Force Works 2020 #3
Written by Matthew Rosenberg
Art by Juanan Ramirez, Frederico Blee and Guru-eFX
Lettering by Travis Lanham
Published by Marvel Comics
‘Rama Rating: 6 out of 10
Force Works 2020 reaches its conclusion in this one, and you could be forgiven for forgetting there was an event going on. There’s a version of this comic that probably works a lot better outside of being a tie-in, and that’s the book I’d rather read. Matthew Rosenberg has a knack for sitcom-y back-and-forth between his characters, but they don’t all get a fair shake here. Artist Juanan Ramirez has a lot of fun with this one, however, as M.O.D.O.K. gets a bit of a spotlight.(opens in new tab)
At first glance, there is a lot of love about Force Works 2020 — the roster of War Machine, U.S. Agent, Mockingbird, and Quake has a lot of potential, and their status as a sort of government-sanctioned team positions them as an Avengers-adjacent X-Factor. And it is very easy to see Peter David’s X-Factor in the DNA of this book — Rosenberg is thriving when he’s able to deliver witty banter between characters, but when he needs to push the plot forward he’s not able to give every character their due. Mockingbird definitely gets the short end of the stick in this one, and while some machinations of the plot are fun they do feel a bit telegraphed. I think that has more to do with Rosenberg having to work into the larger event more than a reflection of his skills as a writer. There’s fun to be had in stops and starts, but the interactions between these characters feel relatively entertaining and despite the larger event, Rosenberg doesn’t do much to get readers truly invested in what’s going on.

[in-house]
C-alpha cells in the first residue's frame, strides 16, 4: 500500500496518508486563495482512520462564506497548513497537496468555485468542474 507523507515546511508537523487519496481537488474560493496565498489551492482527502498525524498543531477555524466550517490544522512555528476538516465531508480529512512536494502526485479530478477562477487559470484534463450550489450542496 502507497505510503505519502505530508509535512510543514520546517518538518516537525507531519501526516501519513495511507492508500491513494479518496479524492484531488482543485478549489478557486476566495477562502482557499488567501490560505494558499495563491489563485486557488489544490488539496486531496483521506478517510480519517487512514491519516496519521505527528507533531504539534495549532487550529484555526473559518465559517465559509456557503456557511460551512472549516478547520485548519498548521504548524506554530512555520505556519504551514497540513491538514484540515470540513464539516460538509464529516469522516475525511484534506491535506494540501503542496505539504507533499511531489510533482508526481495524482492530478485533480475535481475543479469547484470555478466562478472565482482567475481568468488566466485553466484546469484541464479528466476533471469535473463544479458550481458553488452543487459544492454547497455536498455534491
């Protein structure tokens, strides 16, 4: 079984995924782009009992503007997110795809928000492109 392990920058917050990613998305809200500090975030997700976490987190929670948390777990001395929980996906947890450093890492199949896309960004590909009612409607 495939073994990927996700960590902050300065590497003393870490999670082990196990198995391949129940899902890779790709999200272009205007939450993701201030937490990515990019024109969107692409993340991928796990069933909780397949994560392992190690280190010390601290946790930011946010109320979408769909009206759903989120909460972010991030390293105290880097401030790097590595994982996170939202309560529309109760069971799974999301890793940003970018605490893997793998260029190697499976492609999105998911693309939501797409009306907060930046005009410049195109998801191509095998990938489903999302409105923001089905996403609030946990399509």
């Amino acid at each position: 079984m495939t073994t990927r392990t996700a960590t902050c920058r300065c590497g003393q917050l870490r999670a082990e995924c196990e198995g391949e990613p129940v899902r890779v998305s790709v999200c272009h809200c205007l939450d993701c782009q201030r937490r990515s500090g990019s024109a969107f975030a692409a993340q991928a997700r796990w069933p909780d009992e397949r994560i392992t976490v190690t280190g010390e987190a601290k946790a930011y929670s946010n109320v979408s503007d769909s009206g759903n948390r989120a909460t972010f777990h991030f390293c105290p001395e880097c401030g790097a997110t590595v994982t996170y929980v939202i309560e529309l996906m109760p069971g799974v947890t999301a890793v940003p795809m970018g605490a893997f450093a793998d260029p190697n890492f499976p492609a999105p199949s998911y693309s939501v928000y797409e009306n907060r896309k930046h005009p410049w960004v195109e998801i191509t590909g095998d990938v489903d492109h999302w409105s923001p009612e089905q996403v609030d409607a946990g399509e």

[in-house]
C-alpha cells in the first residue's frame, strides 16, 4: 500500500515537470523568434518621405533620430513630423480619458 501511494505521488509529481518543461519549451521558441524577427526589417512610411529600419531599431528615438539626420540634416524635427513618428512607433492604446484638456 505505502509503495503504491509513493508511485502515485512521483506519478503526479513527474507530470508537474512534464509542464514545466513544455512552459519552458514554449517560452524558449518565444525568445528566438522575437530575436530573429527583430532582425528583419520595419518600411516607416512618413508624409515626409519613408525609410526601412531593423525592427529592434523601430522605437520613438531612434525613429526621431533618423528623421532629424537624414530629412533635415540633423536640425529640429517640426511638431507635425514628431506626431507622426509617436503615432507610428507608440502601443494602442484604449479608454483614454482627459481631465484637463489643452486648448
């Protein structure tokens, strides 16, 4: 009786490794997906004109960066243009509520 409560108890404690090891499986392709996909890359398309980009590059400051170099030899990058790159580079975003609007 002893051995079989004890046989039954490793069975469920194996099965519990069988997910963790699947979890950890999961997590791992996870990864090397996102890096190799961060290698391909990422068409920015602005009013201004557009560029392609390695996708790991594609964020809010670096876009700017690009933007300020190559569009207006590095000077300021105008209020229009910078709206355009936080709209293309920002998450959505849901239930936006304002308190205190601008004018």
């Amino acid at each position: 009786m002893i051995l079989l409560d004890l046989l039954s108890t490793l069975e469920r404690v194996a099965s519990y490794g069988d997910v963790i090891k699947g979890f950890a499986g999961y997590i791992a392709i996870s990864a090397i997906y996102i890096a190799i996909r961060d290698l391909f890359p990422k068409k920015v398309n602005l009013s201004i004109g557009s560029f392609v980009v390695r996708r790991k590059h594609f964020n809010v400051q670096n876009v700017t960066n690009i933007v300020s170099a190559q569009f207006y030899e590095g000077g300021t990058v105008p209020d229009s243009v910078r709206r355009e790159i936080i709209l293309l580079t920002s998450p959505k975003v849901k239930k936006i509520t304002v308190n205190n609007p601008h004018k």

The art is a lot like the writing — enjoyable when it wants to be, but lacking in some spots. Ramirez’s work with M.O.D.O.K. stands out in particular. But the art doesn’t back up Rosenberg’s writing when it most needs to — his expression work in particular leaves something to be desired. His art isn’t a bad fit for Rosenberg’s tone but there’s a noticeable difference between when it’s working and when it isn’t — for instance, close-ups on Quake while she’s enacting Rhodey’s plan really sell her emotions, but the pages just before then have every character’s mouth agape with the same expression. The action sequences work well, but Ramirez’s inability to remain consistent with the emotionality of the script really brings down.
I love a book that focuses on an oddball group of heroes, and Rosenberg establishes a decent dynamic with his characters here. But fairly by-the-numbers plotting drowns out the best parts of the script. By the end of the book, the audience is left holding the bag. Juanan Ramirez’s execution of the script has some great moments and I think with a freer concept, we could really see something special from this team-up. But Force Works 2020 is a learning experience on the road to a more exciting collaboration.